Immigration’s Border-Enforcement Myth

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tags: immigration, Trump



Mae Ngai is a professor of history at Columbia and the author of “Impossible Subjects: Illegal Aliens and the Making of Modern America.”

Congress has about another month before Deferred Action for Childhood Arrivals, the Obama-era program that protects young undocumented immigrants from deportation (and which President Trump terminated in September), officially comes to an end. It remains to be seen whether Congress will legalize these so-called Dreamers, and what concessions will be made in return. But this much is certain: Any deal will include appropriations for enhanced border enforcement.

We’ve been here before. The last major immigration reform bill, the Immigration Reform and Control Act of 1986, which was signed by President Ronald Reagan, legalized nearly three million undocumented immigrants in exchange for increased enforcement along the United States-Mexico border. (It also legislated sanctions against employers who knowingly hired undocumented workers.) The law was more than just a compromise between pro-immigrant liberals and pro-enforcement conservatives. It embodied the idea that we could “wipe the slate clean” by legalizing the undocumented already here and preventing future unauthorized entries.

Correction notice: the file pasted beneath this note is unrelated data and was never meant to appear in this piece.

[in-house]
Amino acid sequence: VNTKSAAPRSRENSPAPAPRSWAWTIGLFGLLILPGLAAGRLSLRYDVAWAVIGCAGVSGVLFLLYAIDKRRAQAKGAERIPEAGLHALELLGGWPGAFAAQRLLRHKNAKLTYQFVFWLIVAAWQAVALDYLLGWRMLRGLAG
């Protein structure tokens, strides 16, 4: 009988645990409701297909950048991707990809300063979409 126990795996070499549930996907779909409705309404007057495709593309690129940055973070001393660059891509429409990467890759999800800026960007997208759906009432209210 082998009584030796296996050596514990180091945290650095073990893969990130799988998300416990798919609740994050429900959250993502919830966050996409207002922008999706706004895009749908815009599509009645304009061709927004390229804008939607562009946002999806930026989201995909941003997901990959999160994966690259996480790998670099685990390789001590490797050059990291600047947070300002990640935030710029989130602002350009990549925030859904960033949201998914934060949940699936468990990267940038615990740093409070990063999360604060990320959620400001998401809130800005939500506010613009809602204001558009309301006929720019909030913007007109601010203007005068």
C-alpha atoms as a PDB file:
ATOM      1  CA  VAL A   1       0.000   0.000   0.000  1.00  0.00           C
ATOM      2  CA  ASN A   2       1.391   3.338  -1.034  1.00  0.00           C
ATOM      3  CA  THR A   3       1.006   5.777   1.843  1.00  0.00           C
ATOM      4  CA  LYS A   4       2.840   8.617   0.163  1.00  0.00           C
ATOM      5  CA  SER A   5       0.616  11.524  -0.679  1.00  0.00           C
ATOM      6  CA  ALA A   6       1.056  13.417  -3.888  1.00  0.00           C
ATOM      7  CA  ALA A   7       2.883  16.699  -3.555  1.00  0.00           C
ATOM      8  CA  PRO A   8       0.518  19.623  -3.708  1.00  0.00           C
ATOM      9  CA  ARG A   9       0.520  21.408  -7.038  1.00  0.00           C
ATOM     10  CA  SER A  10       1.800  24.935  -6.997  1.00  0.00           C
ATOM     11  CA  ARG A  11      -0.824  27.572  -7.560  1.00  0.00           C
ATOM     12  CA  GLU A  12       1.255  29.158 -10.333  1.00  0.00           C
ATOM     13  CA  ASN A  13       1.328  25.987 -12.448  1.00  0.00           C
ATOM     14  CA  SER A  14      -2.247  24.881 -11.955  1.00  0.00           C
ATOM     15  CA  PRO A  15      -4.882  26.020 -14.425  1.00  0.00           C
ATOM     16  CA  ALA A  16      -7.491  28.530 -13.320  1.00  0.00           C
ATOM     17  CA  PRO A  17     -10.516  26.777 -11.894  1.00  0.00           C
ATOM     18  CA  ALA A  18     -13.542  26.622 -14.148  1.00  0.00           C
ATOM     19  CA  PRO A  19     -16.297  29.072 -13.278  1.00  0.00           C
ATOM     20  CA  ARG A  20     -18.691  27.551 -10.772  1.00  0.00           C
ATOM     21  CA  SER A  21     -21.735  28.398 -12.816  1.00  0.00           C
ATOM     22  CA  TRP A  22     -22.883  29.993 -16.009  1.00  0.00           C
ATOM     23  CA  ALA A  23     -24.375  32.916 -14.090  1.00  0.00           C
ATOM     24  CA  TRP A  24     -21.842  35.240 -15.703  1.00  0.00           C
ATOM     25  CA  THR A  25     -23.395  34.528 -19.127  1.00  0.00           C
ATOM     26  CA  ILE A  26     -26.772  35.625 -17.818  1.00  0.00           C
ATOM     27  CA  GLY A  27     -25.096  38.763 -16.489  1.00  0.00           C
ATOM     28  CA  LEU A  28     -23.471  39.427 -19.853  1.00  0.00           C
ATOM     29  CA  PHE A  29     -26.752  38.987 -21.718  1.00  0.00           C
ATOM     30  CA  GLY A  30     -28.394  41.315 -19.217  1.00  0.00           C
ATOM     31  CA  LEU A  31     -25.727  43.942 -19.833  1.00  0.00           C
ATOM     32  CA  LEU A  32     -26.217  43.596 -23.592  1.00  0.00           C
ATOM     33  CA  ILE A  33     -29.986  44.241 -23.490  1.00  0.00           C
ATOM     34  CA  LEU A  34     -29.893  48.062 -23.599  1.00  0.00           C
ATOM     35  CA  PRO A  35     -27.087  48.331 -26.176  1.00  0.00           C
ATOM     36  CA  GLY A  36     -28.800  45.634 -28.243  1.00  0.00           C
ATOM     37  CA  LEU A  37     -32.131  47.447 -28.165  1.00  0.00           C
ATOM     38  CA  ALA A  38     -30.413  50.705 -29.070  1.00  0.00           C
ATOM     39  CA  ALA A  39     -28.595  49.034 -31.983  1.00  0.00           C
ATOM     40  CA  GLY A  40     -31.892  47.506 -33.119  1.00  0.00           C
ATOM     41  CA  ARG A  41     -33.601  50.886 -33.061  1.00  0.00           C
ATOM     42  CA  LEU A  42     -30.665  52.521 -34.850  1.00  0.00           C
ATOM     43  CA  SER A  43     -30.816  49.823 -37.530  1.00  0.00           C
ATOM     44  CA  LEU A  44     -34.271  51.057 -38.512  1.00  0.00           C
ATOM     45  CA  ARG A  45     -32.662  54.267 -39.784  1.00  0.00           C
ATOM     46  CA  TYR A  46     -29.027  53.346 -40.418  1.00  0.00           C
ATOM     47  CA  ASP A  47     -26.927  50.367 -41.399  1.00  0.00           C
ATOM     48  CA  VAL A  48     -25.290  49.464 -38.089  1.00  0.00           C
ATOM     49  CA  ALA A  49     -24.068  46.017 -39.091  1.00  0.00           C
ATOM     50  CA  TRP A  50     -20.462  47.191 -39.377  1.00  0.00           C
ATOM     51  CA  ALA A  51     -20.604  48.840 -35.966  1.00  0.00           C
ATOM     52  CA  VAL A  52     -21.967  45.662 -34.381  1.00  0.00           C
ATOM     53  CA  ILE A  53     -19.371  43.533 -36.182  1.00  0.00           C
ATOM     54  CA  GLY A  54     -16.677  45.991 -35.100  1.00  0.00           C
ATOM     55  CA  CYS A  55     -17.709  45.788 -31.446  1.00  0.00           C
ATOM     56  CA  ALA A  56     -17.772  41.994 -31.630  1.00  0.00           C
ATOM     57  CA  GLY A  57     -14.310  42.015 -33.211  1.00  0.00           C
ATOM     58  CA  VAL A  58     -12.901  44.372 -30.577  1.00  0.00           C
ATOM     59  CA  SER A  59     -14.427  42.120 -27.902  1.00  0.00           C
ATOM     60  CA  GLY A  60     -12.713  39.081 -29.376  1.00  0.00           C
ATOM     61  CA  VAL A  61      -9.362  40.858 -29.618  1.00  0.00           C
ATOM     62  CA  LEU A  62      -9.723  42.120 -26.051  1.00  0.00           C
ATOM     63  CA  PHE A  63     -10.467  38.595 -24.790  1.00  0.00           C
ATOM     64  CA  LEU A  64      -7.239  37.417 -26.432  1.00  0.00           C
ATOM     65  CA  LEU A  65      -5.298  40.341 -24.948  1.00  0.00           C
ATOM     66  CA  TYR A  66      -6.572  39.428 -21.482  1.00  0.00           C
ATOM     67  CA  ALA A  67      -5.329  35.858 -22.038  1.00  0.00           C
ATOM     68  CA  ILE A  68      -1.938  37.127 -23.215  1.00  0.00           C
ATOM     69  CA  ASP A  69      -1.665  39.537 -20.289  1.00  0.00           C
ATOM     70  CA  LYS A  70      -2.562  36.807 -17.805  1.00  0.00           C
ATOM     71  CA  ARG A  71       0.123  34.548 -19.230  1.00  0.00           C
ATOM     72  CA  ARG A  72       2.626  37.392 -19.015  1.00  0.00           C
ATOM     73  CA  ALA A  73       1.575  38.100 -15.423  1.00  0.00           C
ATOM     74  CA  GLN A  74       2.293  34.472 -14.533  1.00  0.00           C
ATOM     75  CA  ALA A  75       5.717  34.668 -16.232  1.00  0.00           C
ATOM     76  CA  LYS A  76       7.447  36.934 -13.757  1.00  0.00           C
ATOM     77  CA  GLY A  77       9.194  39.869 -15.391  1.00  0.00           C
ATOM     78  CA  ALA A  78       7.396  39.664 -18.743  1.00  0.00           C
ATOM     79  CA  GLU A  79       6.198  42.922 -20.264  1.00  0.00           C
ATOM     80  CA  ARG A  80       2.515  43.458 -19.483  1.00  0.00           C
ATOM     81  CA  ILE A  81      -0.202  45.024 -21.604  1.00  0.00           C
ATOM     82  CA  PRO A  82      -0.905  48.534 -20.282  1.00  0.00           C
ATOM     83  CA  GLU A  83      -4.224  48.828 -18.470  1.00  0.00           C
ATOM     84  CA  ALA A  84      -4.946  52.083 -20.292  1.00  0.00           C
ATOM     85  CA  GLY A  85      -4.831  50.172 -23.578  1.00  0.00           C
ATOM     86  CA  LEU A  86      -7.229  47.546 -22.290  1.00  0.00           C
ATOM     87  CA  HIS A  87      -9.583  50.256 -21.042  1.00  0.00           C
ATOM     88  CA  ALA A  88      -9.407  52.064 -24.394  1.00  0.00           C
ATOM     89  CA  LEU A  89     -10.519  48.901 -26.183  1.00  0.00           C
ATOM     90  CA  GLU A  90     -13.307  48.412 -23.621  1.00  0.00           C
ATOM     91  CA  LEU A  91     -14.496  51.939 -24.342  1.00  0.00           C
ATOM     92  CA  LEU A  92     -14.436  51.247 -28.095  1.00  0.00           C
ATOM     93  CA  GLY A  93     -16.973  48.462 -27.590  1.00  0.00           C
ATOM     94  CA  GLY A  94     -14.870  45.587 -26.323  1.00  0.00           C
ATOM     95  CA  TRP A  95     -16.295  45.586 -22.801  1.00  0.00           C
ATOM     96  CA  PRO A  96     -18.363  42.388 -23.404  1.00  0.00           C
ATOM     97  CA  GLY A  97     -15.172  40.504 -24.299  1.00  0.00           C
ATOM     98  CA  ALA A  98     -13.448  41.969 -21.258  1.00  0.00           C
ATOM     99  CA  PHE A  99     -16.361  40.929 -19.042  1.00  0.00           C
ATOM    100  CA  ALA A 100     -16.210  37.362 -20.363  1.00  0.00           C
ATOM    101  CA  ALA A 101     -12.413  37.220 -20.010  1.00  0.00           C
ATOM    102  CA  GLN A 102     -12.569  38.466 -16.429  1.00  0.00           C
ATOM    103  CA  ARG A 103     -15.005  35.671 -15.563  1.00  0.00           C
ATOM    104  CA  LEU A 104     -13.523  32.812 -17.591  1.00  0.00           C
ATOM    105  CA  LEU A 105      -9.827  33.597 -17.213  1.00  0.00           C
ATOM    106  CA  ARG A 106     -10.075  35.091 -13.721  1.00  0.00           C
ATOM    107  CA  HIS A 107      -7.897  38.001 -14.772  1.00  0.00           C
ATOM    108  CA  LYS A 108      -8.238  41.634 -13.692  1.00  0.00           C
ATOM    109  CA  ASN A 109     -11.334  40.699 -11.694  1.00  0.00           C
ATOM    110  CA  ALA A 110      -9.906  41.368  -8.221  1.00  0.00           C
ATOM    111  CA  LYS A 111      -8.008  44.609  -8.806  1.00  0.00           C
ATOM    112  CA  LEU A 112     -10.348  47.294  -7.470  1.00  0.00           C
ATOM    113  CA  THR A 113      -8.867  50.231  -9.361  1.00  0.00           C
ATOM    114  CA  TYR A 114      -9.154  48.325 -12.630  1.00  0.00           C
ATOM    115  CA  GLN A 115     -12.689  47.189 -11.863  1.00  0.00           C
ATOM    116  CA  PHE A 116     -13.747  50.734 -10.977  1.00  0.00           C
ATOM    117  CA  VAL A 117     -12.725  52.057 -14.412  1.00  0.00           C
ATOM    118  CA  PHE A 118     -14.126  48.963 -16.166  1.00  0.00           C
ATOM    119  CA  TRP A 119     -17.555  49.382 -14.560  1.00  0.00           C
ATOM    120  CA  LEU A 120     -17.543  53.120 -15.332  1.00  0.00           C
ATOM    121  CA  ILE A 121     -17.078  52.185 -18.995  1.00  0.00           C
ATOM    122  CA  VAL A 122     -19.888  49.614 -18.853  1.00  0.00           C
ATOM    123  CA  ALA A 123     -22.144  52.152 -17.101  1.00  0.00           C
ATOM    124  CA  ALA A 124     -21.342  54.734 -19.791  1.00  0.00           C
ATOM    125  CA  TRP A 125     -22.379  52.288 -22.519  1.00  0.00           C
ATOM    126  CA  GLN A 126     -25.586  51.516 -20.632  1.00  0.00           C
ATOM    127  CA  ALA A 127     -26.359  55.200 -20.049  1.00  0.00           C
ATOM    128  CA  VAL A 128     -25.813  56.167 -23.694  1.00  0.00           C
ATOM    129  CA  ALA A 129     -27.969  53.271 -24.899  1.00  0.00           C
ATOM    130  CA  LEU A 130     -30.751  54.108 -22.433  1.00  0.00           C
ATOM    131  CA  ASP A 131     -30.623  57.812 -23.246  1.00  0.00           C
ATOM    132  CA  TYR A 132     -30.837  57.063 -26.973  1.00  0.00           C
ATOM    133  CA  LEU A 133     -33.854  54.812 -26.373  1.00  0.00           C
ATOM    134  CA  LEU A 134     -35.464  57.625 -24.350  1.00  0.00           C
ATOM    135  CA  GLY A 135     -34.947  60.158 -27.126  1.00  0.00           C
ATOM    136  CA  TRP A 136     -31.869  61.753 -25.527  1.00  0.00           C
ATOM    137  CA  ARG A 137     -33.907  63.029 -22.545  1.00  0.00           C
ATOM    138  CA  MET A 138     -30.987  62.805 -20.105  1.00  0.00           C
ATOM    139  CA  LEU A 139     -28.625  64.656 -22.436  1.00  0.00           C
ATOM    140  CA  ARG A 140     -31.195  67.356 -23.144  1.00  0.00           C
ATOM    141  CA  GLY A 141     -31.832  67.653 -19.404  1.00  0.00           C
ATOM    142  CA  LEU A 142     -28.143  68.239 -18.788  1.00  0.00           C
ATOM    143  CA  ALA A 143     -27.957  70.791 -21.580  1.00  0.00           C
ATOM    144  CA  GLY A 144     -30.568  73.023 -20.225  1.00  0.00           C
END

This idea, which continues to shape the national debate about immigration, is based on the false premise that the nation’s borders can be made impregnable. In truth, undocumented migration is not an aberration of “normal” immigration. It is the inevitable result of any general policy of immigration restriction. Restriction creates two streams of immigration, lawful and unlawful. It is a conceit of the sovereign power to think that it can have only legal immigration.

The history of immigration in the United States demonstrates this. The Chinese exclusion laws of the late 19th century led to unlawful entry by so-called paper sons (those born in China who claimed they were sons of United States citizens) and spawned an immigration bureaucracy based on extreme vetting, detention and deportations, all tactics that were largely unsuccessful.

The National Origins Act of 1924 reduced general immigration to 15 percent of pre-World War I levels, setting quotas that discriminated against Southern and Eastern Europeans. It also created the Border Patrol. The result was to make undocumented migration a mass phenomenon. ...

Read entire article at NYT

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